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The study's aim was to examine the association of alcohol consumption with verbal and visuospatial memory impairment in older people.
Participants were 1,572, aged ≥60 years, in the hospital-based registry of the Clinical Research Center for Dementia of South Korea (CREDOS). Moderate drinking was defined as no more than seven drinks per week and three drinks per day. Memory impairment was defined as performance with more than 1 standard deviation below the mean value on the Seoul Verbal Learning Test and Rey Complex Figure Test.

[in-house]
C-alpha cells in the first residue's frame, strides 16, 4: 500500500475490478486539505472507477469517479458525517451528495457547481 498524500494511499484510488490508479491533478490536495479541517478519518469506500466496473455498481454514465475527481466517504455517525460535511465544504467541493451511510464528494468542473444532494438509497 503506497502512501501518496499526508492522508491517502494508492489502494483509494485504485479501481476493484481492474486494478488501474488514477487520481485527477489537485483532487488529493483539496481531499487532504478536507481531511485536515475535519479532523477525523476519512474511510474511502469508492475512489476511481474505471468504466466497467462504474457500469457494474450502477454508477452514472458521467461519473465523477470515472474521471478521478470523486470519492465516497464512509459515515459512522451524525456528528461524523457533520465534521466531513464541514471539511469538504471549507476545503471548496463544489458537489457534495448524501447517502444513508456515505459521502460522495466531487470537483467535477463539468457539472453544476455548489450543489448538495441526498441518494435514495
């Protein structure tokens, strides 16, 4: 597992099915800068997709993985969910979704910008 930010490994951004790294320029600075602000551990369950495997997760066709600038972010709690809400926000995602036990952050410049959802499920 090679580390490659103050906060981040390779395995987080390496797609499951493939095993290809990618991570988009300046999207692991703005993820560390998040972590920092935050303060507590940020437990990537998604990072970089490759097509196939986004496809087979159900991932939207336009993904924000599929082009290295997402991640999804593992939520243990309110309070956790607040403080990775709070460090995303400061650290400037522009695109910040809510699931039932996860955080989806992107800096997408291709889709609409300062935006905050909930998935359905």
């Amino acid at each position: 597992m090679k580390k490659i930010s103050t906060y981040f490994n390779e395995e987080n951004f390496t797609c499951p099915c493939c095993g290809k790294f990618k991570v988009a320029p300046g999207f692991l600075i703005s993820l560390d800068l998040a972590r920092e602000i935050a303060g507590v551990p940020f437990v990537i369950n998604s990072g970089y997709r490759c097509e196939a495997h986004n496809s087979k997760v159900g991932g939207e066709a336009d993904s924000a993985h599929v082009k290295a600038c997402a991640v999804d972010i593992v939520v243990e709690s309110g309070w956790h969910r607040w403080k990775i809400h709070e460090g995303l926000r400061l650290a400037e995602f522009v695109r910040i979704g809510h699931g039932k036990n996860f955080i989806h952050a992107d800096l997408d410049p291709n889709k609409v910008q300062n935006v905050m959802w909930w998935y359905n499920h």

Those who consumed alcohol moderately, compared with abstainers, had a lower odds of verbal memory impairment (Odds Ratio [OR] = 0.64; 95% Confidence Interval [CI]: 0.46–0.87), adjusting for covariates. Visuospatial memory, however, was not significantly associated with alcohol consumption.
Moderate alcohol drinking is associated with a reduced likelihood of verbal memory impairment among older people attending memory clinics.
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